This is my response to readings for the class Mediating The Bio-Political Body.

“Power has no control over death,” said Foucault in his Biopolitics lectures, “but it can control mortality.” Tracing the emergence of techniques of power in the 17th century, Foucault observes that these forms of power were centered on the individual body rather than the collective body. In effect, sovereign power amounted to the simple fact that the leader could kill his subject at any moment. With the emergence of new power mechanisms in the 18th century, power was applied not to “man-as-body” but to “man-as-living-being.” In other words, biopolitics deals with the population as a political and biological problem. Under these new power structures, the sovereign possesses the power of regularization, the power of making life and letting die.

Foucault argues that our current society is essentially a superimposing of these two technologies of power: power over the individual body and power over a mass of bodies. The first power is disciplinary and manipulates the body as “a source of forces that have to be rendered useful,” while the second power “brings together the mass effects characteristic of a population and tries to control the random events that can occur in a living mass.”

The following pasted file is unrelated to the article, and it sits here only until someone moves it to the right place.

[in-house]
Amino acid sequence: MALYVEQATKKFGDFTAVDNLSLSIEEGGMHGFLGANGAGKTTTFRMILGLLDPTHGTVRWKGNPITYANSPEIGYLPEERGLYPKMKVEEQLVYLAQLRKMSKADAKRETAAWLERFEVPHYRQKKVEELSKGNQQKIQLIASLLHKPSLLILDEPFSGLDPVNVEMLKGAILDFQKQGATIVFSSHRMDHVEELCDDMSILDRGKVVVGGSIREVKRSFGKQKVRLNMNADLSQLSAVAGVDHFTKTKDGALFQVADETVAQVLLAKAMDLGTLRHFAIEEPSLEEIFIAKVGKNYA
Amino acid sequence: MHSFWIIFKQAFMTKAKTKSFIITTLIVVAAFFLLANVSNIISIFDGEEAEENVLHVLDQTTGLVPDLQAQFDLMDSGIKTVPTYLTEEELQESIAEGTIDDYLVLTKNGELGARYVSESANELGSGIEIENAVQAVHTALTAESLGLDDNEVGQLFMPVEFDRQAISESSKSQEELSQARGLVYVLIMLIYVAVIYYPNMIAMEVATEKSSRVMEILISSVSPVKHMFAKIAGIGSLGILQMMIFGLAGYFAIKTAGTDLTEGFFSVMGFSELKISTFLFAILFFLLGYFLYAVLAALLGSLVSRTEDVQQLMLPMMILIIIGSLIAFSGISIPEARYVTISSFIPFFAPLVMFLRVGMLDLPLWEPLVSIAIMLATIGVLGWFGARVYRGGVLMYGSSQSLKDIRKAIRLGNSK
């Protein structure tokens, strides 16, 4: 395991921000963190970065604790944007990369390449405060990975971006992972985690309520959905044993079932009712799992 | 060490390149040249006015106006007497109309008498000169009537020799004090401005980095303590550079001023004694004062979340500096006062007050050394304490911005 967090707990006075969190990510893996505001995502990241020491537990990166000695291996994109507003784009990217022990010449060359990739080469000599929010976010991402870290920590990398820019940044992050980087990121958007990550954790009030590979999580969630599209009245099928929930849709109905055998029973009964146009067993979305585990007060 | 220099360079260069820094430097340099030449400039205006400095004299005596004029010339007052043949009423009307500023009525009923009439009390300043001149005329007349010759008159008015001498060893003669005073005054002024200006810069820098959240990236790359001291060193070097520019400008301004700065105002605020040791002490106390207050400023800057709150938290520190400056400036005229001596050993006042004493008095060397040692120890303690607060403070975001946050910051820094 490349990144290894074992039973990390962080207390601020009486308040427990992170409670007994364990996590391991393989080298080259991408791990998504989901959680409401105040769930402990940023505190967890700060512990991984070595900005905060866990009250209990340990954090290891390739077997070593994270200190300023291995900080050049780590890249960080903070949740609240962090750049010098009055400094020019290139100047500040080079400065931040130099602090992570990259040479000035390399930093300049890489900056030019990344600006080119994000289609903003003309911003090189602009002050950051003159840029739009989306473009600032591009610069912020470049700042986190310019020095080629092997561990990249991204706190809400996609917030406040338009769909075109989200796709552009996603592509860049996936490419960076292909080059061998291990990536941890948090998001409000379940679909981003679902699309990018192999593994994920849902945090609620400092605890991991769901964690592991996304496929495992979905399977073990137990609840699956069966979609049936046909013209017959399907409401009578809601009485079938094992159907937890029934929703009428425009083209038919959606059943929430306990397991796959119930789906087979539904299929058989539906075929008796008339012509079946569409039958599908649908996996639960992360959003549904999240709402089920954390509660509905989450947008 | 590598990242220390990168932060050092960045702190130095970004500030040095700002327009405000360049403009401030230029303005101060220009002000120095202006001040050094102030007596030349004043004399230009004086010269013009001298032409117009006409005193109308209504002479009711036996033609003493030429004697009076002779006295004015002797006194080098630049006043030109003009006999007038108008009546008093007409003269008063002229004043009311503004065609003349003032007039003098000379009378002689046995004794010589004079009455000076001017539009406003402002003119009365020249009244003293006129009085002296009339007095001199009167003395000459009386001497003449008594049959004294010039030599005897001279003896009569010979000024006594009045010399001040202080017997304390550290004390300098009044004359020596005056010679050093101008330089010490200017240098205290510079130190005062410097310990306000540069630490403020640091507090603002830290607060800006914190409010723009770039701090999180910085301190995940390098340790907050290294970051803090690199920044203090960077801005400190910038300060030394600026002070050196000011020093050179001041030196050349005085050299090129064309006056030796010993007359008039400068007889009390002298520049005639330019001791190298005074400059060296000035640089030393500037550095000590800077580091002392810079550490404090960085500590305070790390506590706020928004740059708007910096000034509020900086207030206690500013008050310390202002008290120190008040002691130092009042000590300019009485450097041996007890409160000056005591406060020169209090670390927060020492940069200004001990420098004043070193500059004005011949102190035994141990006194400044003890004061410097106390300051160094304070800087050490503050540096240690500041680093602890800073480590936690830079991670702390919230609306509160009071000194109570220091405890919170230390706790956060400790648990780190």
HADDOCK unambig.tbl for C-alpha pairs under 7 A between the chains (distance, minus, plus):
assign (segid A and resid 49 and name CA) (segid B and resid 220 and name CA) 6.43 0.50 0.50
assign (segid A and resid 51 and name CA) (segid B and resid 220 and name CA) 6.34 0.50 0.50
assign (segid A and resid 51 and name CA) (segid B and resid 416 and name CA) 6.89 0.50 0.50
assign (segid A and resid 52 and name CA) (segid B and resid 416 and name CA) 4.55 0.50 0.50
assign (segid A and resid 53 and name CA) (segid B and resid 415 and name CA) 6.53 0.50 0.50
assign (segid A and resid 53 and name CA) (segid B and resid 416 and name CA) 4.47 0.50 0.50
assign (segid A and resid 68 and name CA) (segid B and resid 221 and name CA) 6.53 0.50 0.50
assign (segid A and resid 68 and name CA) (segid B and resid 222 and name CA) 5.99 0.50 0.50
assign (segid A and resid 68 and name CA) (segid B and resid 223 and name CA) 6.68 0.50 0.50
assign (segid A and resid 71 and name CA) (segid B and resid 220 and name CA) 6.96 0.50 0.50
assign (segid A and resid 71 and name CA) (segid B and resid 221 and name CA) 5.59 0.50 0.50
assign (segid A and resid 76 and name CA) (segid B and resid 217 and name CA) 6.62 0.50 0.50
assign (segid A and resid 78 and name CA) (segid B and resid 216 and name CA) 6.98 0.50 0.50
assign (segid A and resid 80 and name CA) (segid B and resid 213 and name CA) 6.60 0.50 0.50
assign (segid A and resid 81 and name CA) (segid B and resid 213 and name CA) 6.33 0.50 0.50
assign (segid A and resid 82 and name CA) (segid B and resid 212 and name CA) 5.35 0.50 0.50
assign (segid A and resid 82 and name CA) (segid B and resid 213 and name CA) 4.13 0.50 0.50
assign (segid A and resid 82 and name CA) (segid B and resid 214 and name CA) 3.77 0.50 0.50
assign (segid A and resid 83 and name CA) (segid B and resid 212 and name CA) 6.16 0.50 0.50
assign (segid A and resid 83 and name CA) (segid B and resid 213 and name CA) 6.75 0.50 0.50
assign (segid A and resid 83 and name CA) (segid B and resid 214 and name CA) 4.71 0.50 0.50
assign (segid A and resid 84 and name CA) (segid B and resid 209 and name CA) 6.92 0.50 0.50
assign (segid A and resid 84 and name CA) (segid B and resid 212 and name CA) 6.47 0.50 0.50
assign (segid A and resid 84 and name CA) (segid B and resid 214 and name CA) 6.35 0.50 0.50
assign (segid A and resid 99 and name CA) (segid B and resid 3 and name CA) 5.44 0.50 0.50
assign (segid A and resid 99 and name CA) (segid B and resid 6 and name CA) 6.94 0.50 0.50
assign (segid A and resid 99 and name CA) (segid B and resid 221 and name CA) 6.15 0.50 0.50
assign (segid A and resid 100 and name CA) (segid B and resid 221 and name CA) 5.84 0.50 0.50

In modern society, the pairing of these technologies of power has distinct implications. We see governments increasingly controlling the reproduction rate, fertility rate, birth/death rate, resulting in the development of medicine whose main function is public hygiene, sex education, and medical care. As the intersection of body and population, sexuality falls under the domain of both techniques of power and is therefore subject to both discipline and regularization.

This is my response to readings for the class Mediating The Bio-Political Body.

The task of genealogy, writes Michel Foucault in his essay “Nietzsche, Genealogy, History,” is to “expose a body totally imprinted by history and the process of history’s destruction of the body.” Foucault’s investigation into genealogy examines concepts present in Nietzsche’s Genealogy of Morals, a text that interrogates our ideas about the origins of knowledge.

The three German words Foucault references when he talks about the idea of origins are Ursprung, Entstehung, and Herkunft. Herkunft is suggestive of a type of descent or lineage, sustained by the bonds of tradition. Historical meaning, argues Foucault, is generated through a process by which humans inherit the countless logical inaccuracies, hasty conclusions, and ideas of previous generations. Our bodies give rise to the same errors, manifesting “the stigmata of past experience.” Herkunft, or descent, “attaches itself to the body,” rendering the body “the inscribed surface of events (traced by language and dissolved by ideas)…a volume in perpetual disintegration.”

The body, according to Foucault, thus becomes the site of endless conflict. Our nervous systems, our moods, and our minds are vulnerable to the destructive capabilities of history that is the product of the “endlessly repeated play of dominations.” Domination, like history, creates marks of its power and engraves memories on our bodies.